The DPP was founded on a simple premise: broadcasters are the ones best placed to make digital easier. Broadcasters commission content: they initiate a process to which the whole supply chain of producers, facility houses, manufacturers, distributors, service providers and consultancies then contribute. So, if it’s in anyone’s gift to make fully digital creation and distribution easier, it’s the broadcasters. If broadcasters could agree common standards, workflows and guidelines then wouldn’t it trigger a virtuous wave of much needed simplicity right through the supply chain?
That was the theory. And though much of what the DPP has done over the last four years seemed to indicate the theory was sound, it didn’t get truly tested until we announced in September 2013 that UK broadcasting would move to file-based delivery, using a single delivery standard, AS-11 DPP, by 1st October 2014.
Here was the DPP’s founding premise in action: all UK broadcasters had agreed to do the same thing, in the same way, by the same date. Would they deliver on their commitment? Would they trigger a virtuous wave of supply-chain co-operation? And would that indeed feel like a simpler digital world?
If there is one thing about making a public promise attached to a specific date it’s that it gives you nowhere to hide. As the abbreviated version of the delivery date – 0110 – exquisitely suggests, the outcome was bound to be binary.
And happily UK broadcasting has scored a one, not a zero. All UK broadcasters are indeed, on 1st October 2014, in a place to receive finished programmes in file format, to the AS-11 DPP standard. Mission accomplished.
But that triumphant headline hides the real story – the one about the wave. The real story is that the entire supply chain for television broadcasting in the UK (bearing in mind some of that supply chain are not even UK companies) has collaborated to make standardized file delivery possible. They haven’t just collaborated in the sense they’ve been nice to one another: they have worked together intensively to solve problems and hone solutions.
To be honest, in making the 1st October announcement the DPP had underestimated just how central a role it would be asked to play in coordinating the subsequent change management process. But it has been a function we’ve been delighted to play: it isn’t onerous to be a coordinating force when surrounded by so much goodwill. DPP forums and workshops on file-delivery have been booked-out within hours of being advertised; post production facilities have come together every couple of months to share issues and information; manufacturer interoperability days have been fully and energetically attended; subject matter experts have given their time to creating brilliant learning materials such as our Producer’s Guide to File Delivery, and the much-needed 10 Things You Need to Know About Digital Storage; Twitter and Linked In have been buzzing with discussion; and almost thirty companies have joined our Compliance Programme.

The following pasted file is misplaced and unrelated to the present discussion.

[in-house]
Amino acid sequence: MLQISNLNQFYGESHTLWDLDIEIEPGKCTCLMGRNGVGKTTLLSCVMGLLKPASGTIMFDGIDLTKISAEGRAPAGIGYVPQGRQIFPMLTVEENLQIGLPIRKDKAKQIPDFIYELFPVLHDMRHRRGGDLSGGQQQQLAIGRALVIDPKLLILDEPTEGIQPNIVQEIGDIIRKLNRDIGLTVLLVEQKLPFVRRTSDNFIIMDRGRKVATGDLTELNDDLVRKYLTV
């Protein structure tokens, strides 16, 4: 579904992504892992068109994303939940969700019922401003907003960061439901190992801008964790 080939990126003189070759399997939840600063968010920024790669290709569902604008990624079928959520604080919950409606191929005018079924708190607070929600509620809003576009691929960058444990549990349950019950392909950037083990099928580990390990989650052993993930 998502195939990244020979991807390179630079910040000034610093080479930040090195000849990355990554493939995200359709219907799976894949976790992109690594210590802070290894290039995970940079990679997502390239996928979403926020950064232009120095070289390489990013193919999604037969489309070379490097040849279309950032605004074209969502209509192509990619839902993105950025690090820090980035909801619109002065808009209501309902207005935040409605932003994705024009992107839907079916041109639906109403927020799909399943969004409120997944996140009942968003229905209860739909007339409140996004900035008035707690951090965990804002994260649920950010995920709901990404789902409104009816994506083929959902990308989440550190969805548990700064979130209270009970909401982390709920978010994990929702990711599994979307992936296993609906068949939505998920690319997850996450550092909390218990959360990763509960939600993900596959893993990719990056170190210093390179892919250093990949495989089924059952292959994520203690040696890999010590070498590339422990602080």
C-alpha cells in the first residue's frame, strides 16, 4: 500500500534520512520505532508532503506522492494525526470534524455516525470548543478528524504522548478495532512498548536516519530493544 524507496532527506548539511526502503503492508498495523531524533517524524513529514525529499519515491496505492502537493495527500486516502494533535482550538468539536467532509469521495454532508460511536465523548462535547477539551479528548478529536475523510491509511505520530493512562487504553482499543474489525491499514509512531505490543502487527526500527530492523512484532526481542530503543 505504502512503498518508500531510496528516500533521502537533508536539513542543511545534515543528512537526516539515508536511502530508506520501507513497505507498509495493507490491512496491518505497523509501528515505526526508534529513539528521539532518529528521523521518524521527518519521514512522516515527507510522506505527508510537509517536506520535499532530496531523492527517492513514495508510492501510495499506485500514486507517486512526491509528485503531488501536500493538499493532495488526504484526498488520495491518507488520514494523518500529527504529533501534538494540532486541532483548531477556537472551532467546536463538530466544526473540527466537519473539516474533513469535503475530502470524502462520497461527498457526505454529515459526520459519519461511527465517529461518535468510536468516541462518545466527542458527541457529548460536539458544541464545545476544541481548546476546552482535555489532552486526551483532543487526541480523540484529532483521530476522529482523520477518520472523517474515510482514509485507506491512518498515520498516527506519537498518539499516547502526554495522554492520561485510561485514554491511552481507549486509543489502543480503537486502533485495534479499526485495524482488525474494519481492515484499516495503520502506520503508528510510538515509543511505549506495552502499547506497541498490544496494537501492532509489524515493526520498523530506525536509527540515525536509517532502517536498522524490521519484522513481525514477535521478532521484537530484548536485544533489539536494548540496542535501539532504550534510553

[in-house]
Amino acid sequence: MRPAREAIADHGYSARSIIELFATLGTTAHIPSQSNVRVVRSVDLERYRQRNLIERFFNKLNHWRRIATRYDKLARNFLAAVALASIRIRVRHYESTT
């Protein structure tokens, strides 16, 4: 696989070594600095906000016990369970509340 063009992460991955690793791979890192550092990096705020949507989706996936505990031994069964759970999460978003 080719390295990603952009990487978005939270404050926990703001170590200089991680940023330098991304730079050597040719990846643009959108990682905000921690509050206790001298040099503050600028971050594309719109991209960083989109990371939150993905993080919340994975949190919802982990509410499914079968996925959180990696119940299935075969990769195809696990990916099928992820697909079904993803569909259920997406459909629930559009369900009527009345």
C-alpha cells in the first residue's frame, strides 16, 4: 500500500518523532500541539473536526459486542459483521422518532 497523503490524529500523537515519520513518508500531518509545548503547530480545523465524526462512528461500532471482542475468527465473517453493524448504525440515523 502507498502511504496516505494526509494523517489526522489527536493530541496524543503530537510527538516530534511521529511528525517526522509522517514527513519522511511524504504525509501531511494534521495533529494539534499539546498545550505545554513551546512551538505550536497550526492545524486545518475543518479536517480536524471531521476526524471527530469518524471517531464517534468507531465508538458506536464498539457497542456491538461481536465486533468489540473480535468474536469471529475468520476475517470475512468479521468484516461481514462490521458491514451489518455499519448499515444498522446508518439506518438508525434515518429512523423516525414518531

Why? Why have companies and organisations more commonly known for being highly competitive come together to enable an industry wide standardized change delivered to a challenging deadline? From talking to them the answer – in essence – is this. Complexity is expensive and distracting; simplicity focuses attention on what matters; and what matters is quality.
A manufacturer, service provider or post house might gain some small kudos from being able to perform some niche process to some obscure codec; but is that really what anyone wants to be known for? And is that really an effective business model? Isn’t it far more interesting – and far less costly to R&D and investment – to be known for delivering a mainstream capability superbly well? A senior figure from one prominent manufacturer told me how much it typically costs to develop for a new codec variant, and the numbers were eye-popping. They are far more motivated by trying to build the highest quality product for delivering a common codec: being the best at doing the least.
Similarly I don’t believe any broadcaster really wants to compete over the means of production rather than the quality of output. What happens to a programme in that strange hinterland between editorial sign-off and consumption by its audience is important but hardly differentiating: it isn’t where the battles for hearts and minds take place. No one should want this part of the process to cost any more than it has to. What everyone does want however is to know that the quality of a programme is maintained from the producer to the consumer – that the experience is great, not that the technology is complex.
So 1st October is an historic day. It’s historic because, as we hoped, it’s the day the production of television truly became digital from end to end. But it’s also historic because it’s the day we all proved what we all hoped: that everyone in this business is more motivated by what’s simple than by what’s complex. And that’s partly because simple costs less. But it’s more than anything because simple enables us to focus on what matters: ensuring we still deliver the best television in the world.